The government of Gibraltar has invited proposals for the design and construction of a land-based marine fuels storage and bunkering facility with a minimum storage capacity of 225,000 cu m in the Mediterranean bunkering hub.
Prospective bidders have already expressed an interest ahead of the formal government invitation issued on Friday, CEO and Captain of the Port of Gibraltar Bob Sanguinetti told Platts.
"Supply would need to be at fair competitive rates to both refueling vessels coming alongside and to bunker barges in order to promote and further increase the Gibraltar bunkering industry," the government's call for letters of interest said.
At this stage, the government is not restricting the nature of submissions and is open to all ideas and proposals, including the possibility of "responsible reclamation of land" to build a bunker terminal on the tiny peninsula.
Space restrictions have often been cited as a major hindrance for building land-based storage in Gibraltar, whereas its Spanish neighbor Algeciras has seen major storage developments with the opening of the Vopak Terminal Algeciras in 2013.
A number of bunkering companies in the area have taken up storage at the Algeciras terminal, which has 402,433 cu m capacity spread across 22 tanks.
Since a year ago, however, plans for further expansion of oil product storage in Algeciras have been in doubt.
Agustin Silva, managing director at Vopak Terminal Algeciras, told a forum in Gibraltar last February that Vopak was not likely to move onto its phase 2 expansion plans for Algeciras very soon, saying investment for that was not in place yet. This week, Silva was cited by other media as saying Vopak will make a decision on whether to expand the terminal by the end of the second quarter.
There was also news in the local press that global oil storage specialist VTTI had pulled the plug on a well advanced project to build a terminal with dedicated space for marine fuels. When contacted, VTTI said it "declines to comment on the status of this project."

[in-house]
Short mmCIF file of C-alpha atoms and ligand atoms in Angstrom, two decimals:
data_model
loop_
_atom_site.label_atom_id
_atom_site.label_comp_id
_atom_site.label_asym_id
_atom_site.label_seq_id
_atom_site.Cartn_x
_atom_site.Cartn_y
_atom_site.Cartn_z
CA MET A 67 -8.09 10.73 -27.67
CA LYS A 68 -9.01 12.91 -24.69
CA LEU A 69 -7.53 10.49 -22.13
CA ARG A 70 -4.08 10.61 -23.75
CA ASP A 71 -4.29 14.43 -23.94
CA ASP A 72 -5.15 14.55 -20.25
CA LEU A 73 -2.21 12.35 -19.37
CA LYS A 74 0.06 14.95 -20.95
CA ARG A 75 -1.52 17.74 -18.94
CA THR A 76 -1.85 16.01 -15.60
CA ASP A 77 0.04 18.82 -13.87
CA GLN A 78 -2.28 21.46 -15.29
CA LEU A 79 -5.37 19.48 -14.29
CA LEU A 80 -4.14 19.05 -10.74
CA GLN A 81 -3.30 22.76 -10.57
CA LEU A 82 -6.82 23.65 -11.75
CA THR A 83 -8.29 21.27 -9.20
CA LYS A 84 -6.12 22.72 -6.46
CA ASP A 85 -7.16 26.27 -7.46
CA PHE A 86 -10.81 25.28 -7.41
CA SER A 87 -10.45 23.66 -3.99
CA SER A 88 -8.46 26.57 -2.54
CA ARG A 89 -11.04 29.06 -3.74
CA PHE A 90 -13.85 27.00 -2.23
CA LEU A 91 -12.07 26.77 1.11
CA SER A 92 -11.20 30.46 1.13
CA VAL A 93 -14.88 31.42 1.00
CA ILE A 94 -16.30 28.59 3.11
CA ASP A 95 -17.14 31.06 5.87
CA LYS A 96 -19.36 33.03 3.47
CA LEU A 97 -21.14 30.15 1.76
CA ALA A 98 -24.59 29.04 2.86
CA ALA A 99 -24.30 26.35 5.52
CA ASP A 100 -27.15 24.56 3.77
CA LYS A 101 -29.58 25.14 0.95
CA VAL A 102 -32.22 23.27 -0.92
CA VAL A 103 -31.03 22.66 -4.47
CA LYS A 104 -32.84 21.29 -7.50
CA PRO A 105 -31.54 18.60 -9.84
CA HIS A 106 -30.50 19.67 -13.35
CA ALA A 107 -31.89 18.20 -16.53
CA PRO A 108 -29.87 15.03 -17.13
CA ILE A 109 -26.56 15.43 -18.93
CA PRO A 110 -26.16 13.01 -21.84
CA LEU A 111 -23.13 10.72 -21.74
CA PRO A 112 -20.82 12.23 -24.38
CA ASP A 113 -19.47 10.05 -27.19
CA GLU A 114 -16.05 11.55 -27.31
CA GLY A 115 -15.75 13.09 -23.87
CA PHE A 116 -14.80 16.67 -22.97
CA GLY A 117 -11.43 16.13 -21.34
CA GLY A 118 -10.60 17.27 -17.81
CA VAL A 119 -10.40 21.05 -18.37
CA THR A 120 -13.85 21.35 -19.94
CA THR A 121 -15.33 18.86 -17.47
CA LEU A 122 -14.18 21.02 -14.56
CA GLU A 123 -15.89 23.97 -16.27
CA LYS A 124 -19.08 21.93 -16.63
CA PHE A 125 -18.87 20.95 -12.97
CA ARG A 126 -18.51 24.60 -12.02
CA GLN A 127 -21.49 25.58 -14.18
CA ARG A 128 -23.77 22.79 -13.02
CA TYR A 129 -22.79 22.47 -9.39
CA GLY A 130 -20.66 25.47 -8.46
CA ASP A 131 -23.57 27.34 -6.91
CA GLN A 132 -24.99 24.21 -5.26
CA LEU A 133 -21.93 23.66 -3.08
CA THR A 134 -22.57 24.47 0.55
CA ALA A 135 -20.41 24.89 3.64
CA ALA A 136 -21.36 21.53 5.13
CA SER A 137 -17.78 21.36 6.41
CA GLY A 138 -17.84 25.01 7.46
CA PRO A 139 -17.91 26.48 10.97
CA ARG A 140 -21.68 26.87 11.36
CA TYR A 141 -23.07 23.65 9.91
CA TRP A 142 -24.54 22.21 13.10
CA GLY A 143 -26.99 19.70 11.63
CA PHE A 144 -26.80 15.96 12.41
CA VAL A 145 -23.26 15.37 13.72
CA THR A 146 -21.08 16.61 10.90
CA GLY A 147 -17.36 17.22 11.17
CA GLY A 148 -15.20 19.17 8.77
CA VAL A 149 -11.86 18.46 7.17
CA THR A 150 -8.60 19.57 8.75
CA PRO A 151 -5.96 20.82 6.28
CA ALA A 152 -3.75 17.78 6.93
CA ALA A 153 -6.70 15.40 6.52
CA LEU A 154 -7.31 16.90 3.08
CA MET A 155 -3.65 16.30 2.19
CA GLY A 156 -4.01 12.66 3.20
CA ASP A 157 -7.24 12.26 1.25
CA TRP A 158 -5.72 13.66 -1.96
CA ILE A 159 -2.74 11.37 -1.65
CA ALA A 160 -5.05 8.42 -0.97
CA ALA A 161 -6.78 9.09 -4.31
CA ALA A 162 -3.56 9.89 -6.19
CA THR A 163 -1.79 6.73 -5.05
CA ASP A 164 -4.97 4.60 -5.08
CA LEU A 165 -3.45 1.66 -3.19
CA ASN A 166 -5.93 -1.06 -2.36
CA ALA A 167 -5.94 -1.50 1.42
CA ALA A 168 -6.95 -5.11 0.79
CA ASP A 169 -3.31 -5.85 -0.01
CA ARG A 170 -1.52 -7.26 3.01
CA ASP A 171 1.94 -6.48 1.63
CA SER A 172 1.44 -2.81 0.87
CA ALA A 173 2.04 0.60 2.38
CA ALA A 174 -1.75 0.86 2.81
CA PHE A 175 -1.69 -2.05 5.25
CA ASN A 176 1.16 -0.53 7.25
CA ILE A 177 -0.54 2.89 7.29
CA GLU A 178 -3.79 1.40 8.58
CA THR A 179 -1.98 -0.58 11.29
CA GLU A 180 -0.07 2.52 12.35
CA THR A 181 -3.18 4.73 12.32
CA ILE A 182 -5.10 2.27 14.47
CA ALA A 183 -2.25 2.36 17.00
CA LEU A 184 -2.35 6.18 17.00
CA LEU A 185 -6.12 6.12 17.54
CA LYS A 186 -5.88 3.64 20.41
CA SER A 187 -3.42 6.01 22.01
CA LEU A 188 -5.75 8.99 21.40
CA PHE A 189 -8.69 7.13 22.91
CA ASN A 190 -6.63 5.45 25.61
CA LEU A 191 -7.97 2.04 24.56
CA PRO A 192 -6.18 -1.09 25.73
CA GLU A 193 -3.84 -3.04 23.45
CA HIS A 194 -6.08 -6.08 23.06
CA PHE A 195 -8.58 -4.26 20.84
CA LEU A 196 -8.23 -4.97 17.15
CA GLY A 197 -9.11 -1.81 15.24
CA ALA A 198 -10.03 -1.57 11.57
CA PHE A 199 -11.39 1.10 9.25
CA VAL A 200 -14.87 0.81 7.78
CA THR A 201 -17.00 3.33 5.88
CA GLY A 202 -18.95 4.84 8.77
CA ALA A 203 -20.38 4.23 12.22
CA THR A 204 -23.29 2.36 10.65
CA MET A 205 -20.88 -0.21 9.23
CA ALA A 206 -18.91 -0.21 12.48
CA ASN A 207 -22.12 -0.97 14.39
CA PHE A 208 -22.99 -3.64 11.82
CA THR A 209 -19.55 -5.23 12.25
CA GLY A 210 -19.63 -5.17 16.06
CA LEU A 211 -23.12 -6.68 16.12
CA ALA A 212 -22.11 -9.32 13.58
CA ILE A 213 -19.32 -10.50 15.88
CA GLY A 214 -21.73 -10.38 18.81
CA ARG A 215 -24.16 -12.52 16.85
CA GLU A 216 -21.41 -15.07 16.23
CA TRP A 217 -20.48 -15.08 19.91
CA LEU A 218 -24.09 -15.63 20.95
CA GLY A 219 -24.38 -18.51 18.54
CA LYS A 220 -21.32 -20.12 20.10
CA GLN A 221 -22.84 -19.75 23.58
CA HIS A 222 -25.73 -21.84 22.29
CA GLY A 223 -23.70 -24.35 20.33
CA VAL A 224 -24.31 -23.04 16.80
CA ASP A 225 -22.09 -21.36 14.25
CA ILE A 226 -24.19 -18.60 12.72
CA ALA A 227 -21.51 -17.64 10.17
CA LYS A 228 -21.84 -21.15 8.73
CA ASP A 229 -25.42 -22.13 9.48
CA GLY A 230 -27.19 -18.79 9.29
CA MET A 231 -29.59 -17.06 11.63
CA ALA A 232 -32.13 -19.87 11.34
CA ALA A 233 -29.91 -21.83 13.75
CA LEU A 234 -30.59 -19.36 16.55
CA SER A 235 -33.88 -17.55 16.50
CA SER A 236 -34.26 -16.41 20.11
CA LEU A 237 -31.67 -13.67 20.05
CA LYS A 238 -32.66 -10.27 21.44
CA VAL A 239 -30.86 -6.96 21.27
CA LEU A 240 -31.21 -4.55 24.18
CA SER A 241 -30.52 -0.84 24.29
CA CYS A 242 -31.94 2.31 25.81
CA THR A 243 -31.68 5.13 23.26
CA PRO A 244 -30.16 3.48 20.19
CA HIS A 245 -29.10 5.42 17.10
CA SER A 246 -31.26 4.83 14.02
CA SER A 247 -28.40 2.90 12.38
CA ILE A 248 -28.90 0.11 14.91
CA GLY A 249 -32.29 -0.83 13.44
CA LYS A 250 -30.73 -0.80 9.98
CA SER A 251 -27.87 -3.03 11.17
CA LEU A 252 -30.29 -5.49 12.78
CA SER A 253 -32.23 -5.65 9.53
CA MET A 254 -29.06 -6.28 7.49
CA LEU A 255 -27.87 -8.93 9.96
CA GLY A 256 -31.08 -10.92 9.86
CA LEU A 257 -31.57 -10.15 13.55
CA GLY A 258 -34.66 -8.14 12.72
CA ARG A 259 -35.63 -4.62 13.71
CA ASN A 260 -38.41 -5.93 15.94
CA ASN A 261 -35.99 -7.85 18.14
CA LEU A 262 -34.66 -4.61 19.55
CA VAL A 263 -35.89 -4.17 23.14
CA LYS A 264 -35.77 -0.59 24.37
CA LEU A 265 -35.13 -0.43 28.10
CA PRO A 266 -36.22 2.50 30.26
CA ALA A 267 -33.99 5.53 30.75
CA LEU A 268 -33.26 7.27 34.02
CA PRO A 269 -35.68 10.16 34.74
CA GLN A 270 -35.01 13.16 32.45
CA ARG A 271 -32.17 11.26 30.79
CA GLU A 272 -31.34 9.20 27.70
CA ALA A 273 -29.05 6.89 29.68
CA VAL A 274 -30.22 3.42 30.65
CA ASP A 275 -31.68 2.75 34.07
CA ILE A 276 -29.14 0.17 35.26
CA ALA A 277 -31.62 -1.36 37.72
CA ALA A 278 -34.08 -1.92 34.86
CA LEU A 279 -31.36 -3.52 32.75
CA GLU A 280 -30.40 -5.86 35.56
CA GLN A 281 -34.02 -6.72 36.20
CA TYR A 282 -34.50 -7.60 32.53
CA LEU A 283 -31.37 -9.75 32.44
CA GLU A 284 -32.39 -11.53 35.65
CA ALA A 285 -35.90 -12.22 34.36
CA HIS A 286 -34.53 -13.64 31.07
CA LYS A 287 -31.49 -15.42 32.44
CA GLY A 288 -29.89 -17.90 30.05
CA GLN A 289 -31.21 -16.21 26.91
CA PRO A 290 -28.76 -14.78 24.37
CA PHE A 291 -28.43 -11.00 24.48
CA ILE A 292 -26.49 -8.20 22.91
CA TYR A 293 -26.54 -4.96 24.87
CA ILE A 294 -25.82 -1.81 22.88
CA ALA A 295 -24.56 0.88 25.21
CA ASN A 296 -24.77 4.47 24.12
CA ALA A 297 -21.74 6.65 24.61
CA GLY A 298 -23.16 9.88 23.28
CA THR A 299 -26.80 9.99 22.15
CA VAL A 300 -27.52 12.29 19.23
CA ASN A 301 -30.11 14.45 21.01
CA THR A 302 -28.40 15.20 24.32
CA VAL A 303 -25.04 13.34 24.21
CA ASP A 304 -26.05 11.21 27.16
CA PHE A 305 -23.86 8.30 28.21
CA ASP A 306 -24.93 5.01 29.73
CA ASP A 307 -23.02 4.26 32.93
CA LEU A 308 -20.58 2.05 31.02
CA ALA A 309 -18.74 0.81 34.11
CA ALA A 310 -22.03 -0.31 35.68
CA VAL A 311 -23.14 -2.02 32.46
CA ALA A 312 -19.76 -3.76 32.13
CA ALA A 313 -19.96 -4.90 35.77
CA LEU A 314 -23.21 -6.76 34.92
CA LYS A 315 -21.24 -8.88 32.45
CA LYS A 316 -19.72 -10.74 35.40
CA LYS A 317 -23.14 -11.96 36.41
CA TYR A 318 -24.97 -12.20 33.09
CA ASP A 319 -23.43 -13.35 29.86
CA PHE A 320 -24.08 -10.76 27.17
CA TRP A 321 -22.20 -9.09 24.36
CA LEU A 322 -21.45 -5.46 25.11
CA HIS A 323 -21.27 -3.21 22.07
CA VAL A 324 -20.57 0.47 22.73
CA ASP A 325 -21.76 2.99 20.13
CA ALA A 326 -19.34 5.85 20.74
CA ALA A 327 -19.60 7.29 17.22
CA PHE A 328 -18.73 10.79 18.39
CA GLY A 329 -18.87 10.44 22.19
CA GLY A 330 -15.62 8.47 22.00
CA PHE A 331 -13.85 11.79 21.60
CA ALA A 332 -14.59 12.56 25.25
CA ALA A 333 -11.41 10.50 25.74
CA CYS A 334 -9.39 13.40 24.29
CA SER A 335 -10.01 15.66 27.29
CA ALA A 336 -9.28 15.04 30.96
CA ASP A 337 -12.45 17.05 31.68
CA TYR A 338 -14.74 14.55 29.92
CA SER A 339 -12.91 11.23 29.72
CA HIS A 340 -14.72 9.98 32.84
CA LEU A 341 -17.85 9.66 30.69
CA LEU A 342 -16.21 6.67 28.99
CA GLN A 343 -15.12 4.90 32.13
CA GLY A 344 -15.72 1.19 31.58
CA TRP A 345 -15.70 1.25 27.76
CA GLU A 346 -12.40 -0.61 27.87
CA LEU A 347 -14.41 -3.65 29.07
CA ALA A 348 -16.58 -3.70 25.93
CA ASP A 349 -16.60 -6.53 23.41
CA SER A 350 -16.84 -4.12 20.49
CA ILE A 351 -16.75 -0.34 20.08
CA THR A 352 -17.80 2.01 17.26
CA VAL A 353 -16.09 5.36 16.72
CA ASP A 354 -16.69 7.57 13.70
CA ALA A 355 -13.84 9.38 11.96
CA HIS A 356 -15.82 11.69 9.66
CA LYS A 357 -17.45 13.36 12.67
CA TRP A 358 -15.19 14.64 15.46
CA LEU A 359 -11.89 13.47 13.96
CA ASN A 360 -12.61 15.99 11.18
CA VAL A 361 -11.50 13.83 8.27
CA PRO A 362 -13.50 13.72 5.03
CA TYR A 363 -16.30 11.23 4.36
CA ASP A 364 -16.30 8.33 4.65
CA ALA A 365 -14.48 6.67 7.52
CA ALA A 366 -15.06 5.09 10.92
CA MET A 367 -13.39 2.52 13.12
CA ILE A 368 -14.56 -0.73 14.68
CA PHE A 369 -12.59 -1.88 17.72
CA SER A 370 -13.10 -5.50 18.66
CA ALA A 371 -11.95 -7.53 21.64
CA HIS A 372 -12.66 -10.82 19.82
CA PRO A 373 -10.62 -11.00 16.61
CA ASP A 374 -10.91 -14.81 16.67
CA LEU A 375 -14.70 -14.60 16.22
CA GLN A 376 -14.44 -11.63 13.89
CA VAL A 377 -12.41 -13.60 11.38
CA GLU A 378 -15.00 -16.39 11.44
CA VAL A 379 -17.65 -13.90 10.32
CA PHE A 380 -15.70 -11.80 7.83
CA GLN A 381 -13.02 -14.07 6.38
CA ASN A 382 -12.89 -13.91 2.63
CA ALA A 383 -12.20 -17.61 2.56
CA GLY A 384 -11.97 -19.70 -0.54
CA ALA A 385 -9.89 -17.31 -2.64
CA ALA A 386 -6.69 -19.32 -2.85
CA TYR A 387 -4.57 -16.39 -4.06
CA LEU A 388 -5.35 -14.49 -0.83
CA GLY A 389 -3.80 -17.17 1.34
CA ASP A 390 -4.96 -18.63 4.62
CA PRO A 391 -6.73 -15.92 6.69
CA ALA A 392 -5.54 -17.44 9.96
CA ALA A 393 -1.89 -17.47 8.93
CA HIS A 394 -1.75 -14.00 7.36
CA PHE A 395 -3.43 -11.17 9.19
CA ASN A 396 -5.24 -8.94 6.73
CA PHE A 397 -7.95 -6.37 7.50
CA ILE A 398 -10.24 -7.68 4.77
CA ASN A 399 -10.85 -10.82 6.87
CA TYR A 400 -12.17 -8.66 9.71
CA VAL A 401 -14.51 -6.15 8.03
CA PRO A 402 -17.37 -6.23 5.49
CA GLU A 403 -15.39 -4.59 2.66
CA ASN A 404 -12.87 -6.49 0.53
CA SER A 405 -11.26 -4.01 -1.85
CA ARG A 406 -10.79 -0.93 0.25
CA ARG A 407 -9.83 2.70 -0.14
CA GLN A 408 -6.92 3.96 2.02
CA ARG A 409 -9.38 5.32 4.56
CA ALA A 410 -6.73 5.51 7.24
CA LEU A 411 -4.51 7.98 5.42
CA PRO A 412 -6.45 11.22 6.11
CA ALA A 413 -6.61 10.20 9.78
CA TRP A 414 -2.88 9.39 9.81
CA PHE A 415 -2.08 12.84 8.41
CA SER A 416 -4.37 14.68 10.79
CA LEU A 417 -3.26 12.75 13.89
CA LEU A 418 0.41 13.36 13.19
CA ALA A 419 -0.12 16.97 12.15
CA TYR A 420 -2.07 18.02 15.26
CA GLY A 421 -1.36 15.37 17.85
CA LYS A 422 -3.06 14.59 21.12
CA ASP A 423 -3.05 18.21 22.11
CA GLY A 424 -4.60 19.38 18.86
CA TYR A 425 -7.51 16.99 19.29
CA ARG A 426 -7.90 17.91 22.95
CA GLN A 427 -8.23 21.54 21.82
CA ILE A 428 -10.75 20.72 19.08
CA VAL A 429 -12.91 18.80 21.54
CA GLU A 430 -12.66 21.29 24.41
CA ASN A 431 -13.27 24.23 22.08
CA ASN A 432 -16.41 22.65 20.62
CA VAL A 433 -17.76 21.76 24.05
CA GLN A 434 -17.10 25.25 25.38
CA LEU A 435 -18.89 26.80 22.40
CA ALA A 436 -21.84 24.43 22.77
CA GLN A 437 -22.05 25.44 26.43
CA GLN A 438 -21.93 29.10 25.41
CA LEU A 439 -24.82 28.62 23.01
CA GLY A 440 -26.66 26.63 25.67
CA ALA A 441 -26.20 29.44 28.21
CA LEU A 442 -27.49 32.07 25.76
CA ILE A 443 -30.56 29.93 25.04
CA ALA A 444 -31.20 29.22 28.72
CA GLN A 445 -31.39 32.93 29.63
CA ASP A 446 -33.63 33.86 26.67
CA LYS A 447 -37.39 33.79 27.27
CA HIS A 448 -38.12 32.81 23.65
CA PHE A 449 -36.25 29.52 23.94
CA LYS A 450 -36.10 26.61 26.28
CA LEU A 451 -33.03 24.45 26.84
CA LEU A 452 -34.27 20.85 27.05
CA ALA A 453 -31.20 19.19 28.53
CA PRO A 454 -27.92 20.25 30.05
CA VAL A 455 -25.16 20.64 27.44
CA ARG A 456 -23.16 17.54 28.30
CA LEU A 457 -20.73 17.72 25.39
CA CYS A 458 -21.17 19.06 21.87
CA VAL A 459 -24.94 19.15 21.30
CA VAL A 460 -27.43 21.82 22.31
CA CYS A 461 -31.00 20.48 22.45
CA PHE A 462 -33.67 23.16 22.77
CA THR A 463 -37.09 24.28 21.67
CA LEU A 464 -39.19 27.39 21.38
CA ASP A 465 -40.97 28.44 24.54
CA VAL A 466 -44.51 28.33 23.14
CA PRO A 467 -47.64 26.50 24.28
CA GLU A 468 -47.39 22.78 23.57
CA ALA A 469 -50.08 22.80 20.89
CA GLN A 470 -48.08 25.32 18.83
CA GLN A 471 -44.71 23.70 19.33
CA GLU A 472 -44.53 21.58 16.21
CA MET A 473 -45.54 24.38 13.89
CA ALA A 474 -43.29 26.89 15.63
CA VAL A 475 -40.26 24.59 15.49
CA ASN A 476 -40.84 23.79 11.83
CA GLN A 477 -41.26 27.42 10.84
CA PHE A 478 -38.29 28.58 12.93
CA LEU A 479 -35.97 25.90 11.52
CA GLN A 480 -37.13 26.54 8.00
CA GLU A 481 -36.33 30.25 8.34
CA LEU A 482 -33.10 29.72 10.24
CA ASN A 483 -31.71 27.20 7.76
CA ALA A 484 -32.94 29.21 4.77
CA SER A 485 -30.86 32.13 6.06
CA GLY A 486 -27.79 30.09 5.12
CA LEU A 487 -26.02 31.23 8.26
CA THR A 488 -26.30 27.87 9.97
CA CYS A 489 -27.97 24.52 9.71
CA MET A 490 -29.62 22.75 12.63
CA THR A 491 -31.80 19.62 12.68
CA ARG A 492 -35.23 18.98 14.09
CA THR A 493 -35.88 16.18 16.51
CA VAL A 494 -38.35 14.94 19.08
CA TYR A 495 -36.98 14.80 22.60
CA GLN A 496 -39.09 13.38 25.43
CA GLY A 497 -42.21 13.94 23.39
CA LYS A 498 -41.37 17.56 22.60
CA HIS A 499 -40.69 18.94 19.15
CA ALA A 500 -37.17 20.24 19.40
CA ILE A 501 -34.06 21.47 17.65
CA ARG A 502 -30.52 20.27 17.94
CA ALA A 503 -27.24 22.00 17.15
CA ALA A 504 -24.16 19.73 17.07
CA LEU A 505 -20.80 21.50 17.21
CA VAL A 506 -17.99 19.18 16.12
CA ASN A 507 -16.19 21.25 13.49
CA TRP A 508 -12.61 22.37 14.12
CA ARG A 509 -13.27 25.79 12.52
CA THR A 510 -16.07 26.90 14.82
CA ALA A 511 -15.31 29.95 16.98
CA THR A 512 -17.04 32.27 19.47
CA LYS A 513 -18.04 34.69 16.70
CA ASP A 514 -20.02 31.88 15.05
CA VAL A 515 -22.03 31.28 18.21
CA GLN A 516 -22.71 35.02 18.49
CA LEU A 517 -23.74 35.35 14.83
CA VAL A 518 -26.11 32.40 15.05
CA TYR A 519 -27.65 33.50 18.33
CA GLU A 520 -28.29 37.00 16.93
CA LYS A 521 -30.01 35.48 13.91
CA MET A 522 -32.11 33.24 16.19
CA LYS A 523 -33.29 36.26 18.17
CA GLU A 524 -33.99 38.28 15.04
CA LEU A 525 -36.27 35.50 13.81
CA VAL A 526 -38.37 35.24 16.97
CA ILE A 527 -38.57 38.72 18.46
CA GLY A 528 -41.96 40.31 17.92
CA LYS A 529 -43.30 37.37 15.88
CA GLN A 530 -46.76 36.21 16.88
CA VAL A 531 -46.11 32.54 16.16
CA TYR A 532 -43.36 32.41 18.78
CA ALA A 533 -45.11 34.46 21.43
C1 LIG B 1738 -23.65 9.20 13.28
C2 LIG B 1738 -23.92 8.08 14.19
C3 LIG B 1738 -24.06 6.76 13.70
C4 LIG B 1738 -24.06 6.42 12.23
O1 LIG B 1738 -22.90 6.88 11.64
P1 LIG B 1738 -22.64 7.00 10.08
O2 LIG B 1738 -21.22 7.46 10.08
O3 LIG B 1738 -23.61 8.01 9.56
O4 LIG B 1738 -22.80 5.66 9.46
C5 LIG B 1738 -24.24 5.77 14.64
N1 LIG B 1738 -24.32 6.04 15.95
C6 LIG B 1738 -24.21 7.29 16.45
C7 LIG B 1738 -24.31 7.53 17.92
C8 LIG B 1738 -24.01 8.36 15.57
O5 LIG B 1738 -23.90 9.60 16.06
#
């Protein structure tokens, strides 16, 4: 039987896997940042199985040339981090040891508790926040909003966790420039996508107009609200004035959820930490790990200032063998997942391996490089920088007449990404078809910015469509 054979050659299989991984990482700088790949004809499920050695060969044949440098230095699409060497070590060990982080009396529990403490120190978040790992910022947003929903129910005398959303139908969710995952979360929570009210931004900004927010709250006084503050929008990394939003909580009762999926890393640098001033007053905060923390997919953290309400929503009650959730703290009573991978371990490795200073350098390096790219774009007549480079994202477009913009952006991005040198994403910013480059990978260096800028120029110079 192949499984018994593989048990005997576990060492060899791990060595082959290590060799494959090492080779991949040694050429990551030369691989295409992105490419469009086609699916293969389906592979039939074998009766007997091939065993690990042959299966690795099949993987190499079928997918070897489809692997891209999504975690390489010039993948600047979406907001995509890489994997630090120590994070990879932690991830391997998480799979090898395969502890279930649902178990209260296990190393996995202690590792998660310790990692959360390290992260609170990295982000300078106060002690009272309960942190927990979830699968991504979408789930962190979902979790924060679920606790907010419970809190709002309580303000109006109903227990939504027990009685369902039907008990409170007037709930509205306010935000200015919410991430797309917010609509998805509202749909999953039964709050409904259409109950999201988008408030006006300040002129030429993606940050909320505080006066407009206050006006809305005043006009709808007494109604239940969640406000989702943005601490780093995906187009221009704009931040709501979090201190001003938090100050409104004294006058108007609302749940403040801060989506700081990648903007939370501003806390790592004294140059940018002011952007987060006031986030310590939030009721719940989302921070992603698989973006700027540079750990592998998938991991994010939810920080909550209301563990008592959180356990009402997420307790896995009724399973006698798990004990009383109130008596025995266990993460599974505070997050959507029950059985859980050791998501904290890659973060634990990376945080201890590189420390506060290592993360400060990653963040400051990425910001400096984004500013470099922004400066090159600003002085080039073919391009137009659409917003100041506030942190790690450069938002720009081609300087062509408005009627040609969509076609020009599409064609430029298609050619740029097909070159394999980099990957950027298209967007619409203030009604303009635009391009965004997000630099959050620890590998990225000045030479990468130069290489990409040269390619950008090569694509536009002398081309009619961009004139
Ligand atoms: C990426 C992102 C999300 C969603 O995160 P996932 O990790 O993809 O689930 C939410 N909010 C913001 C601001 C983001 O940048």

There has been no update on the status of VTTI's plans in Algeciras, but Sanguinetti agreed that if expansion of storage in Algeciras was less likely, it might increase the chances of storage being built in Gibraltar.
Proposals are invited before April 22 and should outline layout plans and details. The government "will take expert advice" on proposals received.
"For many years we have talked of the need for land storage facilities and considered many different options. I am pleased that we are now focusing on this possibility and encouraged by the interest we have received to date," said Minister for the Port Paul Balban.
Prospective bidders have suggested it could take about two years to build the new facility.
At present, the only storage facility for bunkers in Gibraltar itself is a Vemaoil tanker moored at the port's detached mole, with other suppliers loading either in Algeciras or, in the case of Aegean, across the Strait of Gibraltar at TangerMed in Morocco.
Asked if the successful opening of land-based storage for bunkers in Gibraltar would spell the end of using floating storage, Sanguinetti said this will be largely down to the bunker suppliers themselves, and the scale and arrangements of the land storage.
"What I would say is that informally the existing bunker suppliers agree that higher storage capacity in Gibraltar would be positive," Sanguinetti said.